• by altering aspects of the environment to meet the particular needs of the operator - this may include redesigning equipment and controls so that errors are minimised and their consequences contained. 

It is essential that a combination of these strategies be utilised but the process might be best begun by first recognising human sovereignty in the RCC.  This is to establish, as fundamental policy, that the provision of SAR services is a humanitarian discipline, performed by human beings for human beings. Automated aids can be designed from a technology-centred perspective or from a human-centred perspective.  A technology-centred approach automates whatever functions it is possible to automate and leaves the humans to do the rest.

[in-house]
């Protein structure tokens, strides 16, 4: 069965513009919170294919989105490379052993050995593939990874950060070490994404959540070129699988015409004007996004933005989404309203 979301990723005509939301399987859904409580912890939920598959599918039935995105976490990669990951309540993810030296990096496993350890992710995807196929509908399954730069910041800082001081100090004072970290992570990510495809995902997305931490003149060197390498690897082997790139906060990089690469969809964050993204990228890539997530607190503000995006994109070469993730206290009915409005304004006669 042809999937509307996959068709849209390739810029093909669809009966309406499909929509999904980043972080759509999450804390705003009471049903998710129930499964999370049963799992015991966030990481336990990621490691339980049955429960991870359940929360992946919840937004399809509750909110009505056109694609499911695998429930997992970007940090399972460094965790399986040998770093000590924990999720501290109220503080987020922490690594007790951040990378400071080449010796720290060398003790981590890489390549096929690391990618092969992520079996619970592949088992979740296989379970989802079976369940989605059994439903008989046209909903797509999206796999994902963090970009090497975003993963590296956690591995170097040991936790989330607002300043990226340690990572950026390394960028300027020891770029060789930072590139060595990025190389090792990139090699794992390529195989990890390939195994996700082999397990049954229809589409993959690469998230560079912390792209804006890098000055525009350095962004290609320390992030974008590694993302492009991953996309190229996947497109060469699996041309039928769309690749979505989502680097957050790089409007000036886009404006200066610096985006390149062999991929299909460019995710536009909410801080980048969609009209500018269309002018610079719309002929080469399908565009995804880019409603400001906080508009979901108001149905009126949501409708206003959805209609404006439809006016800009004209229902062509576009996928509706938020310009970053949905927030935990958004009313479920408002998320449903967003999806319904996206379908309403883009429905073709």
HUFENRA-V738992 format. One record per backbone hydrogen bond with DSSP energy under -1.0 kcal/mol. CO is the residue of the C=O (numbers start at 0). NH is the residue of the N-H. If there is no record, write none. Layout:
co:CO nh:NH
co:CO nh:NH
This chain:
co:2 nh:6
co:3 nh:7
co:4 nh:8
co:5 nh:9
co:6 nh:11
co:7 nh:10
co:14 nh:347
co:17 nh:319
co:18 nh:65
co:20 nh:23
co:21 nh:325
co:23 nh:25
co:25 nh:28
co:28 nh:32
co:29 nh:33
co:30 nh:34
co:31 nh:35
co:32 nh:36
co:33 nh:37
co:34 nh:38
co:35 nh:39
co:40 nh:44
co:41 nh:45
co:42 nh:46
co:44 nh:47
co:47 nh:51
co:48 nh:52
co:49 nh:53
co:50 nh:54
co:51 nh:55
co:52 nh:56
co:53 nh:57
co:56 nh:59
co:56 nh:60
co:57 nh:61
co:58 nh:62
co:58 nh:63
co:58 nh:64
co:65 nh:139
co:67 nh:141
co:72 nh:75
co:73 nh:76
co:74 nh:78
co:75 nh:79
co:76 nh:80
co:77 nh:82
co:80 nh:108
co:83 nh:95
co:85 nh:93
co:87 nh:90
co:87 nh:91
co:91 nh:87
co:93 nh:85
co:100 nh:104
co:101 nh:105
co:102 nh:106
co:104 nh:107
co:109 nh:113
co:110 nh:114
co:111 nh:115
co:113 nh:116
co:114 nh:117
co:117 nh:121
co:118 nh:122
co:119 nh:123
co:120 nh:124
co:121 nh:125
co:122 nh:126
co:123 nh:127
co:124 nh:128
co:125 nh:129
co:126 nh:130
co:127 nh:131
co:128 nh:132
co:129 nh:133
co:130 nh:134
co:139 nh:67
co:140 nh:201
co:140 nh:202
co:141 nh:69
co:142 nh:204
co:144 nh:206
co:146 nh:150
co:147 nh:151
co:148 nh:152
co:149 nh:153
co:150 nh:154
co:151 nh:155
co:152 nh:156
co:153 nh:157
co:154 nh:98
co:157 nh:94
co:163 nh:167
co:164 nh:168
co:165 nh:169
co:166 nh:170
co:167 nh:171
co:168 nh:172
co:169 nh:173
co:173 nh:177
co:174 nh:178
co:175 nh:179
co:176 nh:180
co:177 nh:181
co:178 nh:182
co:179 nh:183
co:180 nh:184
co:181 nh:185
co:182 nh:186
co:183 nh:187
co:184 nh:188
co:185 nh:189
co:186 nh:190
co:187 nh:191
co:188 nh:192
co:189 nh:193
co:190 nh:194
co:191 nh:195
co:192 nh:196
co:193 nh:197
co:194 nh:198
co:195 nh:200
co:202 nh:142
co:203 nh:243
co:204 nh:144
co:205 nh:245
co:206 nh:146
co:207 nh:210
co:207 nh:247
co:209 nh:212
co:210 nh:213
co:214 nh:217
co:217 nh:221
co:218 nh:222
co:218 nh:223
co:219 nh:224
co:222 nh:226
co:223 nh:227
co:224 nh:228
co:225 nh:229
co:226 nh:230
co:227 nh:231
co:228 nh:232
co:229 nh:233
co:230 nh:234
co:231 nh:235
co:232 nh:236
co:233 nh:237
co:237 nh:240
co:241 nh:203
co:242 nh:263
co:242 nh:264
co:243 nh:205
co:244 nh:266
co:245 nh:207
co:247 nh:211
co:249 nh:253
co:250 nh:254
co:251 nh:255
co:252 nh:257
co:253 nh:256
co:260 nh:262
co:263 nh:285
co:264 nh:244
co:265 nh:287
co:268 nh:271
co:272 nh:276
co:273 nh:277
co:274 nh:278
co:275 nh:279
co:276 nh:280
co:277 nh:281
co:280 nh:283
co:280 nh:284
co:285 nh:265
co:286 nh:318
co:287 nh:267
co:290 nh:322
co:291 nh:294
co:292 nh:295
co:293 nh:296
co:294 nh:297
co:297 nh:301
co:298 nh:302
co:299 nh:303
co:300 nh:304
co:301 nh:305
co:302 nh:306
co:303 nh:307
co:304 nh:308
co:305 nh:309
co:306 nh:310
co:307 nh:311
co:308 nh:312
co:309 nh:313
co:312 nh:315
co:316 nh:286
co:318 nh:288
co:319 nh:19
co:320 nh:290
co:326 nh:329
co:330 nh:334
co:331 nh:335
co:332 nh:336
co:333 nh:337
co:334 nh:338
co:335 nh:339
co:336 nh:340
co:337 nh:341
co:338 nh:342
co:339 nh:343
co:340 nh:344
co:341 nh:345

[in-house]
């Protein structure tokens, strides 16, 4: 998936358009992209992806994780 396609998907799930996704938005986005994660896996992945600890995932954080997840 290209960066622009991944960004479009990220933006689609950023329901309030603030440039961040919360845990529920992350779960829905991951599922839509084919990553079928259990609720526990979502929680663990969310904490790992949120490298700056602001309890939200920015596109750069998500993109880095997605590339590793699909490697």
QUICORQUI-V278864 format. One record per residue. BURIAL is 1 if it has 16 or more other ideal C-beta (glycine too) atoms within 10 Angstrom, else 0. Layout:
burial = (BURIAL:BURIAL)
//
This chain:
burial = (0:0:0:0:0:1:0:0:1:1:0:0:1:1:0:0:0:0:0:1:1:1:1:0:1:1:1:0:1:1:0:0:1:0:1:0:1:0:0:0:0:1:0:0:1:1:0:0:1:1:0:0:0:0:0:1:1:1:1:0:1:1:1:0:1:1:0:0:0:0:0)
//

This places the operator in the role of custodian to the automation; the human becomes responsible for the “care and feeding” of the computer.  In contrast, a human-centred approach provides the operator with automated assistance that saves time and effort; the operator’s task is supported, not managed, by computing machinery. 

The overall safety and efficiency of the aviation system depends on human operators as the ultimate integrators of the numerous system elements.  Experts consider that this dependence is unlikely to decrease and may even increase in unanticipated ways as additional advanced technology is implemented.  To a greater extent than ever before, understanding and accounting for the role of humans will be important to maintaining and improving safety while improving efficiency. 

Regionalisation will introduce issues of an institutional and legal nature including the use of third party systems, particularly satellite communication and navigation constellations.  In this respect, SAR is already somewhat ahead of the game by way of the highly effective, consensual arrangements set in place by the Parties and Participants to the Cospas-Sarsat system.